For whatever reason, the North American market has decided that people won't buy manual transmissions. I guess I could look at the bright side--it narrows the field so much that it's a fair bit easier to make a decision.
 

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I had no issue to order a manual. If it was just me alone, I would have done so. However, planning for my wife's preference who prefers her automatic Jeep Liberty, I went with the auto. However, I still kept my now classic 1996 Suzuki X-90 4x4 5 speed manual.
 

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This thread on it's own is kinda random. I know you have other posts, but have you ordered a Renegade? Again, what is the issue with the manual transmission? Are you just having trouble finding one? Subaru's are cars with AWD, not Jeeps with 4x4. Do you battle snowy stormy winters?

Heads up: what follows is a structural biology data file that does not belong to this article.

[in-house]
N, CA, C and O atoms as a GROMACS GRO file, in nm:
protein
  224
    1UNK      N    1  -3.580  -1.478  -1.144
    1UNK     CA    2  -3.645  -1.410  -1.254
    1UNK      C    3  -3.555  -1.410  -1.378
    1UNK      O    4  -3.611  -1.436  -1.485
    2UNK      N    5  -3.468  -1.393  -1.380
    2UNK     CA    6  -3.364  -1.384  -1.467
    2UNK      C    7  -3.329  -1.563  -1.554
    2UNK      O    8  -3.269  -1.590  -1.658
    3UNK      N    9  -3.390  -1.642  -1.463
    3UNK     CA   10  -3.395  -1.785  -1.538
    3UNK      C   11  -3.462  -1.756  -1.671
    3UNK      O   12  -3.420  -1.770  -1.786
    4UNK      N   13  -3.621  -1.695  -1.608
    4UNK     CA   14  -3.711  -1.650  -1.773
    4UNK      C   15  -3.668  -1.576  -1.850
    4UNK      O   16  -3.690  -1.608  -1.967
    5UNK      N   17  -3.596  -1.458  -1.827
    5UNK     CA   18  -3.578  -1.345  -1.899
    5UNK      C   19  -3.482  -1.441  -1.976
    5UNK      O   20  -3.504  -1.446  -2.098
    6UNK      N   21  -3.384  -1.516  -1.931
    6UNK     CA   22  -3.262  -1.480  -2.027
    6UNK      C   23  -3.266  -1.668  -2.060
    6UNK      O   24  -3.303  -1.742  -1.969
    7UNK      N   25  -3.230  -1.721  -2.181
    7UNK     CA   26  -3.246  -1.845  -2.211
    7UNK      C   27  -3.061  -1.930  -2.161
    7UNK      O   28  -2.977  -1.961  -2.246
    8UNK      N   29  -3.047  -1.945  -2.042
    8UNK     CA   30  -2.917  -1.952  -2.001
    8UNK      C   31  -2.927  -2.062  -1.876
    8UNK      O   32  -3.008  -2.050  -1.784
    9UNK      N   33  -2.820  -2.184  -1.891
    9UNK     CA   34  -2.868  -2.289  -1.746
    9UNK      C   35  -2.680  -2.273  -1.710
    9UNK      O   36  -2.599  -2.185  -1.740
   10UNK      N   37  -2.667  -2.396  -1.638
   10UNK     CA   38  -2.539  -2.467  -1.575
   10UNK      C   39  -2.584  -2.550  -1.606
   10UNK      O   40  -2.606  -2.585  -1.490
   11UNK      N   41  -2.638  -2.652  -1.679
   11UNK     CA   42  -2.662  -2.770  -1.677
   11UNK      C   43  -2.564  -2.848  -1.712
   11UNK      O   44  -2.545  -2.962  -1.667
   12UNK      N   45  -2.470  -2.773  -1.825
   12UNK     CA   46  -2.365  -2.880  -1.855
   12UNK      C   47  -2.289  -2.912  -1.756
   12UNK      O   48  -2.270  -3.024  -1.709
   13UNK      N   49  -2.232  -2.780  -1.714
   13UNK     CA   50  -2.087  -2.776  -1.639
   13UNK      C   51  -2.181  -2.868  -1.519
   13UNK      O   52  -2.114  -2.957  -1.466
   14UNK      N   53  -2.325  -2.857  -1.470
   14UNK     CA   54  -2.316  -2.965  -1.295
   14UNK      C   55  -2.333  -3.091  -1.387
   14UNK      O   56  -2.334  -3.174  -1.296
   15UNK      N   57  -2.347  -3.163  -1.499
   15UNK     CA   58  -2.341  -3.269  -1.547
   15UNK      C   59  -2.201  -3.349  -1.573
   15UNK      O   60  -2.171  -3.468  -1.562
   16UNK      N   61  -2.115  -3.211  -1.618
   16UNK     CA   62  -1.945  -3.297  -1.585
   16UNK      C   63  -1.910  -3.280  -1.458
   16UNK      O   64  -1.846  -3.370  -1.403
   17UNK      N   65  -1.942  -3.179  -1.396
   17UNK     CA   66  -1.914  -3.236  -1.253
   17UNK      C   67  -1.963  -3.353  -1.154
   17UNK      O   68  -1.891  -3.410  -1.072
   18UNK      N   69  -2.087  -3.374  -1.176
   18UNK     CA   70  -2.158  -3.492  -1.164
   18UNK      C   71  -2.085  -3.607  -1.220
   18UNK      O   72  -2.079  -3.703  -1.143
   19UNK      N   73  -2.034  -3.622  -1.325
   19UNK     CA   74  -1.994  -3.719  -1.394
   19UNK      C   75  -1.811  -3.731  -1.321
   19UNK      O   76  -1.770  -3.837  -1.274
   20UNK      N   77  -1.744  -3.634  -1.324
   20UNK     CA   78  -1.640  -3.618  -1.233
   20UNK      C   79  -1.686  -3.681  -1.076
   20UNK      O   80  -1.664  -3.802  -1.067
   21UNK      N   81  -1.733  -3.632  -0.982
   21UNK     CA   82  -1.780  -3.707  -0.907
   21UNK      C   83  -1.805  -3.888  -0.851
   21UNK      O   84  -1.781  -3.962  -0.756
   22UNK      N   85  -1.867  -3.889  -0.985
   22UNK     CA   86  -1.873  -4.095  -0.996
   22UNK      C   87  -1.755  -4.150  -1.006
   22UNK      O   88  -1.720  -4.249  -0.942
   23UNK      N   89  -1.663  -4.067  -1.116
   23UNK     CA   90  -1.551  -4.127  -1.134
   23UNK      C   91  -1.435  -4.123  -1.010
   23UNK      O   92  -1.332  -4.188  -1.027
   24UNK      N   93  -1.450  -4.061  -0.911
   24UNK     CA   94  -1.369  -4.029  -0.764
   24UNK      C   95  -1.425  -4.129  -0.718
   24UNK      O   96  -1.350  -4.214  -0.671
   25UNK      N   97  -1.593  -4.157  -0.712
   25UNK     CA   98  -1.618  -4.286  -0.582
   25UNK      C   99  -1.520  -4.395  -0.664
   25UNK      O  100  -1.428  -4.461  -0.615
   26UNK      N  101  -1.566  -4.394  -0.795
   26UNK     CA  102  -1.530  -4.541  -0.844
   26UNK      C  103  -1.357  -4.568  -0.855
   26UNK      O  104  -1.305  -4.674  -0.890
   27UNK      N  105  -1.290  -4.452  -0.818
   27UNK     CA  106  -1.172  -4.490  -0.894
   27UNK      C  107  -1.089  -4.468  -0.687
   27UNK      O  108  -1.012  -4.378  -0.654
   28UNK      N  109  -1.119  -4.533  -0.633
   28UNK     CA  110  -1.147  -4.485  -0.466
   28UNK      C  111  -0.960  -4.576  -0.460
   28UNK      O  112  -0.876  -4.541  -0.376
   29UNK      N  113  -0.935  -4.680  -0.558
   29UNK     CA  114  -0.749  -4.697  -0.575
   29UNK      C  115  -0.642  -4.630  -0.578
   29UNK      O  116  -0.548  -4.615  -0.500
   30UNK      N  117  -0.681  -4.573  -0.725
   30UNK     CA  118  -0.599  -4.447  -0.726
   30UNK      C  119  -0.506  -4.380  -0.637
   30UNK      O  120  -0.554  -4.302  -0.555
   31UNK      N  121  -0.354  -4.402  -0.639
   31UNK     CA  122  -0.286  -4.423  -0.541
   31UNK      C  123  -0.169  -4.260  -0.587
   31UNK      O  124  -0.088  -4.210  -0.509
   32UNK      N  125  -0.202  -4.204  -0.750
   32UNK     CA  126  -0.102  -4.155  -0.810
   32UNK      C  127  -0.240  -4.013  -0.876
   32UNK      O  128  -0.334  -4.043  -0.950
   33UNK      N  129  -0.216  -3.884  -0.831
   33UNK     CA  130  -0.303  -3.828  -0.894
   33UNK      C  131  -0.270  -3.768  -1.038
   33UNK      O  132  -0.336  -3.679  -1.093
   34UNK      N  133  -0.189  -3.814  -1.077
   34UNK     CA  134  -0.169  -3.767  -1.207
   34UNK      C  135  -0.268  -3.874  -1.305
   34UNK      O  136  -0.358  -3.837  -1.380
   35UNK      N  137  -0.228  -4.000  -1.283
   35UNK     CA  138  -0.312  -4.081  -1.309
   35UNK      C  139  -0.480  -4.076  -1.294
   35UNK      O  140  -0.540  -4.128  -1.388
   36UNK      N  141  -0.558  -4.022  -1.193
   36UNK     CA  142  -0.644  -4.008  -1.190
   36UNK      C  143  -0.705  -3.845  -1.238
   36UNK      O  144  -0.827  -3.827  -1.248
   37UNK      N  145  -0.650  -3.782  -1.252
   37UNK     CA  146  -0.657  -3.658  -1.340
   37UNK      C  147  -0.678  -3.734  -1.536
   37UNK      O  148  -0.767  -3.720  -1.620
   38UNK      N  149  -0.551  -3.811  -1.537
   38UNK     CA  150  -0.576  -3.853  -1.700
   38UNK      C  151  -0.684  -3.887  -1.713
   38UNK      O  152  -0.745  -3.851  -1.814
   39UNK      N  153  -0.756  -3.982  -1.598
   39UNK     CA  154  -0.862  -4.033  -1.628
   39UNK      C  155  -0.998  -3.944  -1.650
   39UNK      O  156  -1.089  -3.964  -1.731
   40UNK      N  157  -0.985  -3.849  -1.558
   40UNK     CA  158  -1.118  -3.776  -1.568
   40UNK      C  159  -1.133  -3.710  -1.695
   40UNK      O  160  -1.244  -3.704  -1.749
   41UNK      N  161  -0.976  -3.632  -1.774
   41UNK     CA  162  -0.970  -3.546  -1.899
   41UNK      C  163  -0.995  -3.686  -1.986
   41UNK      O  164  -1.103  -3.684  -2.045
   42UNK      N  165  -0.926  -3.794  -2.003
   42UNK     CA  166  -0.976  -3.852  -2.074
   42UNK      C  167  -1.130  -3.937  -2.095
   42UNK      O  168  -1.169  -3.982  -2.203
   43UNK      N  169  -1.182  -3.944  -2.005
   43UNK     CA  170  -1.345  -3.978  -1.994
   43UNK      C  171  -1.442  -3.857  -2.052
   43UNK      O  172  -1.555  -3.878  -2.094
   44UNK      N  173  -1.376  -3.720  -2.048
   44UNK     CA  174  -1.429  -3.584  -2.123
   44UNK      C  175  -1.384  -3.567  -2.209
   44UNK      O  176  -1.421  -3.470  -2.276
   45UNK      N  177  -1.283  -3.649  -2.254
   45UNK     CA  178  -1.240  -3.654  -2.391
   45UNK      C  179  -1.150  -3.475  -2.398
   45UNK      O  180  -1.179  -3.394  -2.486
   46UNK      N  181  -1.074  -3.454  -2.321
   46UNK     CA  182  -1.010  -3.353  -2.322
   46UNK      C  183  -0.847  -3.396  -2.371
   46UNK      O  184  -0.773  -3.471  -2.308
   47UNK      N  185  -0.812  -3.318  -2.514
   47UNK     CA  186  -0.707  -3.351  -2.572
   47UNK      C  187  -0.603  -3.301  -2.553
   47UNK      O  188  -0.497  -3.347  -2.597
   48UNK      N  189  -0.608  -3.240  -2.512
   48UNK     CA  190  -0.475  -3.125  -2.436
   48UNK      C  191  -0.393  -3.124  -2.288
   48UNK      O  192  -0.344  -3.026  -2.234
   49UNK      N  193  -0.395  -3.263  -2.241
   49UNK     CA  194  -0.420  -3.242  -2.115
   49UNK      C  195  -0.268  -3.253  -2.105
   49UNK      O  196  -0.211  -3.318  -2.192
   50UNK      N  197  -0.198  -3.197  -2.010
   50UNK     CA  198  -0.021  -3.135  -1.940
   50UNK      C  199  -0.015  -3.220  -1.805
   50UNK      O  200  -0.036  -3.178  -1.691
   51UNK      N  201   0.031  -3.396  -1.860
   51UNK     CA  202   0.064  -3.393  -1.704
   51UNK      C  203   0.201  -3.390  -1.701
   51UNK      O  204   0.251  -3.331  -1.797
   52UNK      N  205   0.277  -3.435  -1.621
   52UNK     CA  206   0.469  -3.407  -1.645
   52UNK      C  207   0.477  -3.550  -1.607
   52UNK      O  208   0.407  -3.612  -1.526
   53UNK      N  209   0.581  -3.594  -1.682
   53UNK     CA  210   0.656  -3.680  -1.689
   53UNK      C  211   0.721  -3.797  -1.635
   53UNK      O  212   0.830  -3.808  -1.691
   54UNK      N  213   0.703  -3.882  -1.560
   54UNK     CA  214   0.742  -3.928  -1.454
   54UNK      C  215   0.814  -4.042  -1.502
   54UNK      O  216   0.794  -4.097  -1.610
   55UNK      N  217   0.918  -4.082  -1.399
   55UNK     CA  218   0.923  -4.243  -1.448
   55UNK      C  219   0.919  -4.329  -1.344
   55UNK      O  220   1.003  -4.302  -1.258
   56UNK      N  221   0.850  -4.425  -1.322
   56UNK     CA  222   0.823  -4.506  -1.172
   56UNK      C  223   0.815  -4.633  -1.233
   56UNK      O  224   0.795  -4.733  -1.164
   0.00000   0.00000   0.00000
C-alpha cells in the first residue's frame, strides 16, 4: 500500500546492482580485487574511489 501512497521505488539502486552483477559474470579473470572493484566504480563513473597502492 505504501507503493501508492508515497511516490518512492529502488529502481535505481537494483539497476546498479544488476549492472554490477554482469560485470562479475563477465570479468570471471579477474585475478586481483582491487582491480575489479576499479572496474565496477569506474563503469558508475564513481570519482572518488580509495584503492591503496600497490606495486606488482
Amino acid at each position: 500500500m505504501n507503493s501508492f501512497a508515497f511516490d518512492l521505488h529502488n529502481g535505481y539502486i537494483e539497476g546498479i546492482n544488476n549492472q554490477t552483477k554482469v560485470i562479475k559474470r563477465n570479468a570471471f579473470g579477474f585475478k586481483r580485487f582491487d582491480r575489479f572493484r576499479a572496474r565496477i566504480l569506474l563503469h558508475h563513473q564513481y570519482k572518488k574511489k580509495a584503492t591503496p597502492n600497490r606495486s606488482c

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Discussion Starter · #8 · (Edited)
This thread on it's own is kinda random. I know you have other posts, but have you ordered a Renegade? Again, what is the issue with the manual transmission? Are you just having trouble finding one? Subaru's are cars with AWD, not Jeeps with 4x4. Do you battle snowy stormy winters?
Yes, it's' random. Just a rant.

I just put a deposit on a Renegade. A major factor in that decision is the fact I could get one with a manual. It's just a personal preference, but it annoys me that so many manufacturers no longer offer them (at least, not in North America). Indeed, if Jeep wasn't owned by Fiat, I doubt they'd be offering a manual transmission either (I note the TH doesn't have the option). I get it that they make what the market demands--but that begs the question, when did people lose interest?